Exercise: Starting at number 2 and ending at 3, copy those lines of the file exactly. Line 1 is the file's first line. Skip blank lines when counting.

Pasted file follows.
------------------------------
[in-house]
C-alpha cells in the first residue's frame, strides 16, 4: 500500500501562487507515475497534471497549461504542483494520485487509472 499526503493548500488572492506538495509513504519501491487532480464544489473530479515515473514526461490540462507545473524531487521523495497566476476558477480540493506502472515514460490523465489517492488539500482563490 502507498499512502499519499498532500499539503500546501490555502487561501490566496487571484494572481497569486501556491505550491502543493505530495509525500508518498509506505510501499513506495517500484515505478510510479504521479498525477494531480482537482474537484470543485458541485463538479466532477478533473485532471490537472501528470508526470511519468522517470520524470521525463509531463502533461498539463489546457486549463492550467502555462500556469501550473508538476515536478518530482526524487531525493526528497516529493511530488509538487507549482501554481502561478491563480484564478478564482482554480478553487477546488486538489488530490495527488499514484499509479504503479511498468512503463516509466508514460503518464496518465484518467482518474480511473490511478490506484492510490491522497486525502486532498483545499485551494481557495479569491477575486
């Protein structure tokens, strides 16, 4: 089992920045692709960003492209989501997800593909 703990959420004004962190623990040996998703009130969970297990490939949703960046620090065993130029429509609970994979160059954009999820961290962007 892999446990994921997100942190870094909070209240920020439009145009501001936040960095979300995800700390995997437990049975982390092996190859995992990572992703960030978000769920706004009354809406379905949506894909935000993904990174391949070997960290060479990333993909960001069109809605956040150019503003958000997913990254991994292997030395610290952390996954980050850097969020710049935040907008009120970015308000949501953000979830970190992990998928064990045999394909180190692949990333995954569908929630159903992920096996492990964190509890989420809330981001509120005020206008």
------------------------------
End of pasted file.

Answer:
C-alpha cells in the first residue's frame, strides 16, 4: 500500500501562487507515475497534471497549461504542483494520485487509472 499526503493548500488572492506538495509513504519501491487532480464544489473530479515515473514526461490540462507545473524531487521523495497566476476558477480540493506502472515514460490523465489517492488539500482563490 502507498499512502499519499498532500499539503500546501490555502487561501490566496487571484494572481497569486501556491505550491502543493505530495509525500508518498509506505510501499513506495517500484515505478510510479504521479498525477494531480482537482474537484470543485458541485463538479466532477478533473485532471490537472501528470508526470511519468522517470520524470521525463509531463502533461498539463489546457486549463492550467502555462500556469501550473508538476515536478518530482526524487531525493526528497516529493511530488509538487507549482501554481502561478491563480484564478478564482482554480478553487477546488486538489488530490495527488499514484499509479504503479511498468512503463516509466508514460503518464496518465484518467482518474480511473490511478490506484492510490491522497486525502486532498483545499485551494481557495479569491477575486
């Protein structure tokens, strides 16, 4: 089992920045692709960003492209989501997800593909 703990959420004004962190623990040996998703009130969970297990490939949703960046620090065993130029429509609970994979160059954009999820961290962007 892999446990994921997100942190870094909070209240920020439009145009501001936040960095979300995800700390995997437990049975982390092996190859995992990572992703960030978000769920706004009354809406379905949506894909935000993904990174391949070997960290060479990333993909960001069109809605956040150019503003958000997913990254991994292997030395610290952390996954980050850097969020710049935040907008009120970015308000949501953000979830970190992990998928064990045999394909180190692949990333995954569908929630159903992920096996492990964190509890989420809330981001509120005020206008």